“Don’t force an apology, help your child make a repair.” – Sarah Rosensweet
When we try to make our child apologize, we have to ask ourselves why. Is it so our child will learn a lesson? Is it because we are embarrassed? Either of those reasons for forced apologies feel like a punishment and will cause our child to resist or to feel shame (or both.) When we move away from shaming or “teaching a lesson” and our child is able to act in the true spirit of apology:
Apologies not only make the other person feel better, they help us feel like a good person again.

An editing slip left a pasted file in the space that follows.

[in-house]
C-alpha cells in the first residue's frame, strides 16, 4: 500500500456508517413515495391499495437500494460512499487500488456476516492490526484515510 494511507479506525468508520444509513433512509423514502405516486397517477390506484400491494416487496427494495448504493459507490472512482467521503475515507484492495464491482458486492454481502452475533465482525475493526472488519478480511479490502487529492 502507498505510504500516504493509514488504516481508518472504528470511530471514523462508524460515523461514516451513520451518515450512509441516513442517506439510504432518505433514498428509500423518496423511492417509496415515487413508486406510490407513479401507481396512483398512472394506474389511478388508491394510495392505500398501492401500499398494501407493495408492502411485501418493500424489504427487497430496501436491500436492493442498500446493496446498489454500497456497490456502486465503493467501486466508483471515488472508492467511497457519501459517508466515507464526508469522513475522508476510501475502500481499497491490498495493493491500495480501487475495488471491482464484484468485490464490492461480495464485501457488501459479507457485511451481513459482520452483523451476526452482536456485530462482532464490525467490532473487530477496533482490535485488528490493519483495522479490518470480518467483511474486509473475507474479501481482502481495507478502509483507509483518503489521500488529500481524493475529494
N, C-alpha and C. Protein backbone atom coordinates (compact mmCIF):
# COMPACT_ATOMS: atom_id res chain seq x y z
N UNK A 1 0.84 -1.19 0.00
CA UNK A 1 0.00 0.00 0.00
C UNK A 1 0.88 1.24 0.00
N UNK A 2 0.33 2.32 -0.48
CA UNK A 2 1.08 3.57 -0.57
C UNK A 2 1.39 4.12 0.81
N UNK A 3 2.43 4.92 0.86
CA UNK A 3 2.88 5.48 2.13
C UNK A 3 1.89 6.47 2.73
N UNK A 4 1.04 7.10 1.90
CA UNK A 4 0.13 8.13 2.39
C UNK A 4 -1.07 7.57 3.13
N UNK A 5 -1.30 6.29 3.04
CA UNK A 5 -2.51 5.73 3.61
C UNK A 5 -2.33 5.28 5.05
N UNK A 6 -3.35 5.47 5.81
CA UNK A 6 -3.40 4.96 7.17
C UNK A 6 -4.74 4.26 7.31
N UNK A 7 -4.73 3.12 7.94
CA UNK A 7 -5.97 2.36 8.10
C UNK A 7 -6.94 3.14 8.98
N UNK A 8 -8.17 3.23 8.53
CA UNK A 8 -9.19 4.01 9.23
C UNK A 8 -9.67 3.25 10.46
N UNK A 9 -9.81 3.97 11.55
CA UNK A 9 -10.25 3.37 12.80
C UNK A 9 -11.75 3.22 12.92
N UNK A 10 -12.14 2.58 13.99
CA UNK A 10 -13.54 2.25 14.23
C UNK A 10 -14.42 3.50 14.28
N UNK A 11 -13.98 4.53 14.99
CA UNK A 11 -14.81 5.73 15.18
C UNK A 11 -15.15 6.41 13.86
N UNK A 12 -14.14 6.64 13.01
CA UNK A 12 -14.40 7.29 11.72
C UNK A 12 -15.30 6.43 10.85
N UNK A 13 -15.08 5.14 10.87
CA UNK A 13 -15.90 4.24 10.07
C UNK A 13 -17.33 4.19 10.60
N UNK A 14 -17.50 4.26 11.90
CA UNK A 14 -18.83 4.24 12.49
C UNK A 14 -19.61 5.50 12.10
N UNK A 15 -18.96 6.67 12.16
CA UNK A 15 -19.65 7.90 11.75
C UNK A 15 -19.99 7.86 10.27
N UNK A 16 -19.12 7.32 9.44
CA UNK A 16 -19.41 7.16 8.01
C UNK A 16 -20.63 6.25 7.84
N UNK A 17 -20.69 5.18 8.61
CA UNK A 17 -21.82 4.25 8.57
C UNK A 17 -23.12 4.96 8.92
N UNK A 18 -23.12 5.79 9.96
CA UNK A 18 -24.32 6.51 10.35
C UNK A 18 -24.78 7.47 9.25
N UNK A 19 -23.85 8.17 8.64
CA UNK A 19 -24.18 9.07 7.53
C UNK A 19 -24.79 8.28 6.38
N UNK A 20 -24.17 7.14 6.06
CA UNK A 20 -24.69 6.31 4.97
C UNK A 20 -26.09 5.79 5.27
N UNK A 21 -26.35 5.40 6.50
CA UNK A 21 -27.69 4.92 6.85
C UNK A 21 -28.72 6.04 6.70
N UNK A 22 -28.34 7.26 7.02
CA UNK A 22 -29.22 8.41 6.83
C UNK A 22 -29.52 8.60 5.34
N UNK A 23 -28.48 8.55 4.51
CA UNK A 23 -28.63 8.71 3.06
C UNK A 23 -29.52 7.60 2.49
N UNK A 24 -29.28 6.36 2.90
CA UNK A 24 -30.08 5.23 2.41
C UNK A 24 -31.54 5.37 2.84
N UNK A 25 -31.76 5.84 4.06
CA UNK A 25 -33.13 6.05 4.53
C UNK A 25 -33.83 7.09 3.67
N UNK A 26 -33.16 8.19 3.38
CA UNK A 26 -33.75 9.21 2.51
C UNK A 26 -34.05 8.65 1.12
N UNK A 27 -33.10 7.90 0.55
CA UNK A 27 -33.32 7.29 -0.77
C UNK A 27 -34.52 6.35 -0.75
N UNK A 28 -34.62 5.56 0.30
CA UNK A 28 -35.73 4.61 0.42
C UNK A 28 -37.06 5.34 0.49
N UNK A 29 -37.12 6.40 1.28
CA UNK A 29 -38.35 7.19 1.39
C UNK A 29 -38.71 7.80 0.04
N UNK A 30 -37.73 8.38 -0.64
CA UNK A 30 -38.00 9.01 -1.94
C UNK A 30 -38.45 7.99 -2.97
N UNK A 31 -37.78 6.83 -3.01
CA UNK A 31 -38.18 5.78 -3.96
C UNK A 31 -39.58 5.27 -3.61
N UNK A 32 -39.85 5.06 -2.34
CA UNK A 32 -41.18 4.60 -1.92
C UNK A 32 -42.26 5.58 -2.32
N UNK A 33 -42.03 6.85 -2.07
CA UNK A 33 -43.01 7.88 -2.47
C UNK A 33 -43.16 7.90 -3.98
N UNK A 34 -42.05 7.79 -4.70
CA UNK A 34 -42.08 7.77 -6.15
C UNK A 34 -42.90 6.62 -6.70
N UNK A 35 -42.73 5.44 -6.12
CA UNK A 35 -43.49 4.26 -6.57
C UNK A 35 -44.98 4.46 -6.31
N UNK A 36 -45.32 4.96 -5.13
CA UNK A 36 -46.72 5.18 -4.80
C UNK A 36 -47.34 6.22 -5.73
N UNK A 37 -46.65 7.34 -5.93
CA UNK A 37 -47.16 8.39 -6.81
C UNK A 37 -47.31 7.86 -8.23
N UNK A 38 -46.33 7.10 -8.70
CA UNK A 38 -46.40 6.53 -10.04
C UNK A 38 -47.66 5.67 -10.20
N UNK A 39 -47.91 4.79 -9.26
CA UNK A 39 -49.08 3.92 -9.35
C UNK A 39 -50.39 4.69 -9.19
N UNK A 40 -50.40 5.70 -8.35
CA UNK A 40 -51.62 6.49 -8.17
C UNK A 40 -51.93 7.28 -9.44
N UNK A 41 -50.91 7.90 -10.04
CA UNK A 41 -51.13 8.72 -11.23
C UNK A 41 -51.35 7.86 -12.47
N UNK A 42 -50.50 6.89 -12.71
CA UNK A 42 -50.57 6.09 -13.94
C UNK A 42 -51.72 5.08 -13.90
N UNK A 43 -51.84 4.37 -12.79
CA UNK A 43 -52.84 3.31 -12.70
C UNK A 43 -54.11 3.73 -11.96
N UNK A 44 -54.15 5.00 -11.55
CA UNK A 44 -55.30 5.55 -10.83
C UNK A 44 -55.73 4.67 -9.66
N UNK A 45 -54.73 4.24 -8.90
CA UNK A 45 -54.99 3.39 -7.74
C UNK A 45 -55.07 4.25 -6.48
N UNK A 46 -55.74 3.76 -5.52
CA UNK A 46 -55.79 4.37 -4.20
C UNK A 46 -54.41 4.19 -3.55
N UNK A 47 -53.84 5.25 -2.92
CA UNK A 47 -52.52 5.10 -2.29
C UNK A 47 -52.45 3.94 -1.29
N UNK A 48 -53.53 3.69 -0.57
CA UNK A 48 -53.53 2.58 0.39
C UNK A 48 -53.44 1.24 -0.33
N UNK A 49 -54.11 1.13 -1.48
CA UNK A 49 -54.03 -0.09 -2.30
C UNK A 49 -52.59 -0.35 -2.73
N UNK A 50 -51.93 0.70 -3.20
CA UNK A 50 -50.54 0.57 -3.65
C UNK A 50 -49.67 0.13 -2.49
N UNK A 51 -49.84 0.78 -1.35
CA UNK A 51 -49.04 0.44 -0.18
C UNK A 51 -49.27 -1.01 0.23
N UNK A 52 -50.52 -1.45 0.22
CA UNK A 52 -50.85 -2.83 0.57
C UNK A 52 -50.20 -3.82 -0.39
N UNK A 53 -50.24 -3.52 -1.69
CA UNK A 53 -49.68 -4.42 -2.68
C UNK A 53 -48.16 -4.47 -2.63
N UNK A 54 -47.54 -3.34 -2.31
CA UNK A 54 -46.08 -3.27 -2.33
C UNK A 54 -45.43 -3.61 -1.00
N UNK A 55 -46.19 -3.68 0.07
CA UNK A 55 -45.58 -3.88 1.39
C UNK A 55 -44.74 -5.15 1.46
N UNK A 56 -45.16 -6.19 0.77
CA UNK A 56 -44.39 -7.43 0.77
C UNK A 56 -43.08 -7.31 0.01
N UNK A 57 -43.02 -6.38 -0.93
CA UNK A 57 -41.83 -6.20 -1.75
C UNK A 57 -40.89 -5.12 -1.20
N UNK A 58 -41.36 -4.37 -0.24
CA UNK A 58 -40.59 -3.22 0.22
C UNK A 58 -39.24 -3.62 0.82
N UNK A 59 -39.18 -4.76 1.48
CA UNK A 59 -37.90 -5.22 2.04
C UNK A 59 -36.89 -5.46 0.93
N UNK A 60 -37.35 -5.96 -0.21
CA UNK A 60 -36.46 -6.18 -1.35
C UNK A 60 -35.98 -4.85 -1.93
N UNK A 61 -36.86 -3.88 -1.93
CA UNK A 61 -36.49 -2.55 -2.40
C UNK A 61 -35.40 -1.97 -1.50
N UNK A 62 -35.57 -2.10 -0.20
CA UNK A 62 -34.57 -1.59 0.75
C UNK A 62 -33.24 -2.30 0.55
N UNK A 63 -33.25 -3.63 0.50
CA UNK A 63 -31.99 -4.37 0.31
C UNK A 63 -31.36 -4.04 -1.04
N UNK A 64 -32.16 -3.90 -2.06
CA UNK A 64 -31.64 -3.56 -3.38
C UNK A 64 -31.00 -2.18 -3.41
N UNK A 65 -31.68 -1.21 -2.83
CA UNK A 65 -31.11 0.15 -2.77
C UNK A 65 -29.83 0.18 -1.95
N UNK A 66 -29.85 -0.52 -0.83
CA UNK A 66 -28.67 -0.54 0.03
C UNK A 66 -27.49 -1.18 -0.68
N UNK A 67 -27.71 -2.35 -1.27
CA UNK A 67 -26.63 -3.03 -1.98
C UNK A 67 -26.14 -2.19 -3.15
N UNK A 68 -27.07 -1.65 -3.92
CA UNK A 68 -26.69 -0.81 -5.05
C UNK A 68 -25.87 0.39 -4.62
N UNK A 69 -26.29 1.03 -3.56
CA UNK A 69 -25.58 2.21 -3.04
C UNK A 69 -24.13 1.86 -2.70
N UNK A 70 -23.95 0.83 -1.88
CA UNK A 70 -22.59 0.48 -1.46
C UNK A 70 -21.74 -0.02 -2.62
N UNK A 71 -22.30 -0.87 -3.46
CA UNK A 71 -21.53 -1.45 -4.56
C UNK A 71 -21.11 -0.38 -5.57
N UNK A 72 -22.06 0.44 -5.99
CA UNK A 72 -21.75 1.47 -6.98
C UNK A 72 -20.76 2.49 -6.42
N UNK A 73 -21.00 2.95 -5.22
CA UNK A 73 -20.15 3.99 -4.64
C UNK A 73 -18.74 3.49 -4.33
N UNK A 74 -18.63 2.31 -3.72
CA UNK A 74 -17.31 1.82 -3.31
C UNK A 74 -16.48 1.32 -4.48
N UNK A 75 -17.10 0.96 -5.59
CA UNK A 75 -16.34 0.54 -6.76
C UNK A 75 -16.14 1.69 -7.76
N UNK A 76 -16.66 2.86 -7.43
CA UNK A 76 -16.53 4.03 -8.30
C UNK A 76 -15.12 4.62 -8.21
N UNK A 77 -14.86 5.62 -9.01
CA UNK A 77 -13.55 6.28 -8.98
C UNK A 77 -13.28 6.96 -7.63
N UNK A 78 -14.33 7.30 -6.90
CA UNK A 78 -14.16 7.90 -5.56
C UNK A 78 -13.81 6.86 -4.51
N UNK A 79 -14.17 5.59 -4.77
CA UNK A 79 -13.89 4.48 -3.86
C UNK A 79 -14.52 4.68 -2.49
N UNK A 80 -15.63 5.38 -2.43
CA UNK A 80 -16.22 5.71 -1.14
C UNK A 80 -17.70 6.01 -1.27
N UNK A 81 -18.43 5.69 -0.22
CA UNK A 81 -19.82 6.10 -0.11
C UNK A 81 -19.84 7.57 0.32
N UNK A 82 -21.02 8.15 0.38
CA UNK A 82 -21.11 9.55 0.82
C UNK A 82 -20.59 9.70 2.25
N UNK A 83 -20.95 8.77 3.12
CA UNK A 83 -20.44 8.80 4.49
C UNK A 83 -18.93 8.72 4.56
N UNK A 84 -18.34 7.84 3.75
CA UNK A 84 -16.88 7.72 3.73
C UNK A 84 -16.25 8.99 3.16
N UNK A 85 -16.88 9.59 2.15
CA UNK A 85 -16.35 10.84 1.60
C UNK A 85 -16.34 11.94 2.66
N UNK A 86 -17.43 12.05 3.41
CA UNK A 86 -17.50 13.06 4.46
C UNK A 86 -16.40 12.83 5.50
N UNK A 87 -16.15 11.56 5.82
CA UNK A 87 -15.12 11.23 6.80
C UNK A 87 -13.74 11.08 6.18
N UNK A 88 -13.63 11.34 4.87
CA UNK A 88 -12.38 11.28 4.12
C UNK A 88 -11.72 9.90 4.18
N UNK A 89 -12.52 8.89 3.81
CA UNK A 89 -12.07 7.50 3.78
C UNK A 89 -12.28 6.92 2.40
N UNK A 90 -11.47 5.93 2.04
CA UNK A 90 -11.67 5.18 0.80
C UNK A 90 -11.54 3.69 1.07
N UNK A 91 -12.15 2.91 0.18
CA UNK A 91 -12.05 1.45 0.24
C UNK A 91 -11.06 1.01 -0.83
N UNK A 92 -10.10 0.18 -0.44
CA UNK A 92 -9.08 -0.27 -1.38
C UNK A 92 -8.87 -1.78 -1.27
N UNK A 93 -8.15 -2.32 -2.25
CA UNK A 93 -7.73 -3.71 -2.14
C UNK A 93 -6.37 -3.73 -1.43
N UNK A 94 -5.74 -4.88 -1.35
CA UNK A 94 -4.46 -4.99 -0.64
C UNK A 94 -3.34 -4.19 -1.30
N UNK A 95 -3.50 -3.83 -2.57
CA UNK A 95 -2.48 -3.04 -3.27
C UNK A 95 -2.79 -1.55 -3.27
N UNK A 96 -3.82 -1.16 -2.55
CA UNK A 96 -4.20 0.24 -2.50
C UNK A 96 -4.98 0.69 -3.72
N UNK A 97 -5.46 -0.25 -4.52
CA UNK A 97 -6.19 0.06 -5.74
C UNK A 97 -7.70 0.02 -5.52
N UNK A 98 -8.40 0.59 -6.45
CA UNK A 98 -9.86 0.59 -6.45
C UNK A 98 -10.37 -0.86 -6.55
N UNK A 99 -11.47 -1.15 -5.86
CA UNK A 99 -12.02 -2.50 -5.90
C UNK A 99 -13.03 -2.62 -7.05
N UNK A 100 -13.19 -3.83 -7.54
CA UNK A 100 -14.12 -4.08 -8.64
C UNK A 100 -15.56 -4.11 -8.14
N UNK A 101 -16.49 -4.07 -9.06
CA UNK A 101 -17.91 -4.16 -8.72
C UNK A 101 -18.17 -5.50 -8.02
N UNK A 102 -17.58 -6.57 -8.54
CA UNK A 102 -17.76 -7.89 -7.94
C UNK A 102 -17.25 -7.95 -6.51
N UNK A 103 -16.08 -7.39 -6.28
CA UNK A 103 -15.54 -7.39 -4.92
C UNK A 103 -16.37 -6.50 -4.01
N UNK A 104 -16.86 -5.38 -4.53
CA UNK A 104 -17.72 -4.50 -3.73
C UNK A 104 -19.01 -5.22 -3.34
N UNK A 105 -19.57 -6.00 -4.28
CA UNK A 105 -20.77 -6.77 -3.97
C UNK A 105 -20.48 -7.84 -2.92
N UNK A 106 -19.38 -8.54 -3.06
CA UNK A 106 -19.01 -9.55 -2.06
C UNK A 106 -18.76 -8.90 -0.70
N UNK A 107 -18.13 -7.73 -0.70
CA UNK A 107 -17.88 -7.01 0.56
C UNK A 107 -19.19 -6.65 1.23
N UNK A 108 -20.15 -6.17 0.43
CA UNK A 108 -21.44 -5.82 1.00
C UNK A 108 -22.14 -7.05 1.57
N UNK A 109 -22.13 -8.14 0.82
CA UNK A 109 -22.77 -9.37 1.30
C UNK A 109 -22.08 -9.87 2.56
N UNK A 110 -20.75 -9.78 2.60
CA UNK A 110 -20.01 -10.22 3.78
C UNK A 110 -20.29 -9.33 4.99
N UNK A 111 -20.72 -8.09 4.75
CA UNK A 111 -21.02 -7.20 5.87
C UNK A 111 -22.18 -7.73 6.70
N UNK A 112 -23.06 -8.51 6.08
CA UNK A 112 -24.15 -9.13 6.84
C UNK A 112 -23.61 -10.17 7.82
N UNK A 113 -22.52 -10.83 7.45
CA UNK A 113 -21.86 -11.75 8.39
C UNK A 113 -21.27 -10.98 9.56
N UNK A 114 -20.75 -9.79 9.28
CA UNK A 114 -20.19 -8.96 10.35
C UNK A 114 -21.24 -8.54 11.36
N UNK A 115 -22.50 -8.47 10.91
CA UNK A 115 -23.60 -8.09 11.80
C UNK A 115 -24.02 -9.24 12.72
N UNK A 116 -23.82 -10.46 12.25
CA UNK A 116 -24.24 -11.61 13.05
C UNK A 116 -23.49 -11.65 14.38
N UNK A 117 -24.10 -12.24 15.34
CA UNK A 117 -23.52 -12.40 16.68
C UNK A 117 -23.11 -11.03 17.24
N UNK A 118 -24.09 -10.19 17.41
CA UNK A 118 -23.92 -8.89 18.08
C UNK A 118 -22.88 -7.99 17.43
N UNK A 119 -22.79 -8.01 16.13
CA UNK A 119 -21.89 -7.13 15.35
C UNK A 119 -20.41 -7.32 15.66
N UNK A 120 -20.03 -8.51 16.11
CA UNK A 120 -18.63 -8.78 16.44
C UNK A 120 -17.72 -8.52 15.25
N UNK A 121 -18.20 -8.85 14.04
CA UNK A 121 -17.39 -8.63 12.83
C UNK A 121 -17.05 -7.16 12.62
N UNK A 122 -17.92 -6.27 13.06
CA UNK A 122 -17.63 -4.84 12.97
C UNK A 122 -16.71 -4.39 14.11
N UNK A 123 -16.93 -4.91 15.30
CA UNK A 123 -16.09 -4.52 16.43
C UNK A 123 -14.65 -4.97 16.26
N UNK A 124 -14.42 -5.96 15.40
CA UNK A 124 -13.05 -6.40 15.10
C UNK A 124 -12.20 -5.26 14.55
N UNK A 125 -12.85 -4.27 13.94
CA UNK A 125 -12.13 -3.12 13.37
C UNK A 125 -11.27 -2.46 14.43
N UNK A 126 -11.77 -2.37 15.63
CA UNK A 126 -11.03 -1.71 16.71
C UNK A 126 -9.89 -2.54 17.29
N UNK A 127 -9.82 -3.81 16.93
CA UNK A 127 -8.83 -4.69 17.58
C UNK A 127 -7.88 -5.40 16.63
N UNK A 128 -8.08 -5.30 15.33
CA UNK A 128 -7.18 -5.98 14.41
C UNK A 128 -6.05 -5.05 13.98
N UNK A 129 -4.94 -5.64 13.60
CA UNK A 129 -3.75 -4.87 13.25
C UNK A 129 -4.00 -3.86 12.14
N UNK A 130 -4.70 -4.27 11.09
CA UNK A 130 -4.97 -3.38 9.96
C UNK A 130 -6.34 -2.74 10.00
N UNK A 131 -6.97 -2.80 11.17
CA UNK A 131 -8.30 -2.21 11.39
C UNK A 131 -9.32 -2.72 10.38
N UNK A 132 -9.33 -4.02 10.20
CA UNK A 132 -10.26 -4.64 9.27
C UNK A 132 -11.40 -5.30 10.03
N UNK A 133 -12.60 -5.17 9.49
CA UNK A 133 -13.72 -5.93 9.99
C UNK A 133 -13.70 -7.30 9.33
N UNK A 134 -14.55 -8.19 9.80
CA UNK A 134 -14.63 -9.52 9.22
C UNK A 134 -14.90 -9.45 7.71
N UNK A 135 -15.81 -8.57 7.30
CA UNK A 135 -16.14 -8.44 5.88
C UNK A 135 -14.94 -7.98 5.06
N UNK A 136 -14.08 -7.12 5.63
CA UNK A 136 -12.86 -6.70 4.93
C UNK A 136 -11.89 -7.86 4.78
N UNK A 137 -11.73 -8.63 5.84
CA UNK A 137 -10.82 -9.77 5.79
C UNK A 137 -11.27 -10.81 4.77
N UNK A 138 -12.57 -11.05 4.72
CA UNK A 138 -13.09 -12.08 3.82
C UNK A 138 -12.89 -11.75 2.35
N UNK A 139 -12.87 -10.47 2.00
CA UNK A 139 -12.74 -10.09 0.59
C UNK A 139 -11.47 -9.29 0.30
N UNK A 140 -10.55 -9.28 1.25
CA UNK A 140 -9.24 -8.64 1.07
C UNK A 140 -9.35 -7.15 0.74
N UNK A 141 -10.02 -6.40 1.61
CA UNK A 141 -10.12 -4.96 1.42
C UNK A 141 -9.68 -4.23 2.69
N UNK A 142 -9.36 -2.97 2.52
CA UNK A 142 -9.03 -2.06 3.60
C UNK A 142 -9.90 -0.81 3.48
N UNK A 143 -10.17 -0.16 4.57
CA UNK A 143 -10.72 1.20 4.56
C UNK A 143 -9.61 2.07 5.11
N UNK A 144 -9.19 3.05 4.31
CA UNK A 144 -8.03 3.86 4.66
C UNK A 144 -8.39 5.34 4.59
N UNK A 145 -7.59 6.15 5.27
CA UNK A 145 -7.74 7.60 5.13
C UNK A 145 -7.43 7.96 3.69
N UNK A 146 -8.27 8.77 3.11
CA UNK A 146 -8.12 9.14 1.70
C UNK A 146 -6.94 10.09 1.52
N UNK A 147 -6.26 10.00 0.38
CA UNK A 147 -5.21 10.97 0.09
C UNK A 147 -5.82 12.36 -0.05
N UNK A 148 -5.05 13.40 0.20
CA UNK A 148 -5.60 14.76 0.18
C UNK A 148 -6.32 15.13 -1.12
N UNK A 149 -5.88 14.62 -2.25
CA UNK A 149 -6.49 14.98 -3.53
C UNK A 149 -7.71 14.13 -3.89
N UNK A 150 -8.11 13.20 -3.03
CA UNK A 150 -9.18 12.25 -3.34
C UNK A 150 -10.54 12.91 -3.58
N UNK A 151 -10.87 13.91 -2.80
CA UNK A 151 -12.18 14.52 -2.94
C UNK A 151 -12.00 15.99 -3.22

Sarah Rosensweet is a certified peaceful parenting coach, speaker, and educator. She lives in Toronto with her husband and three big kids (ages 15, 18, and 21). Peaceful parenting is a non-punitive, connection-based approach that uses firm limits with lots of empathy. Sarah works one-on-one virtually with parents all over the world to help them go from frustrated and overwhelmed to, “We’ve got this!”
Read more at: www.sarahrosensweet.com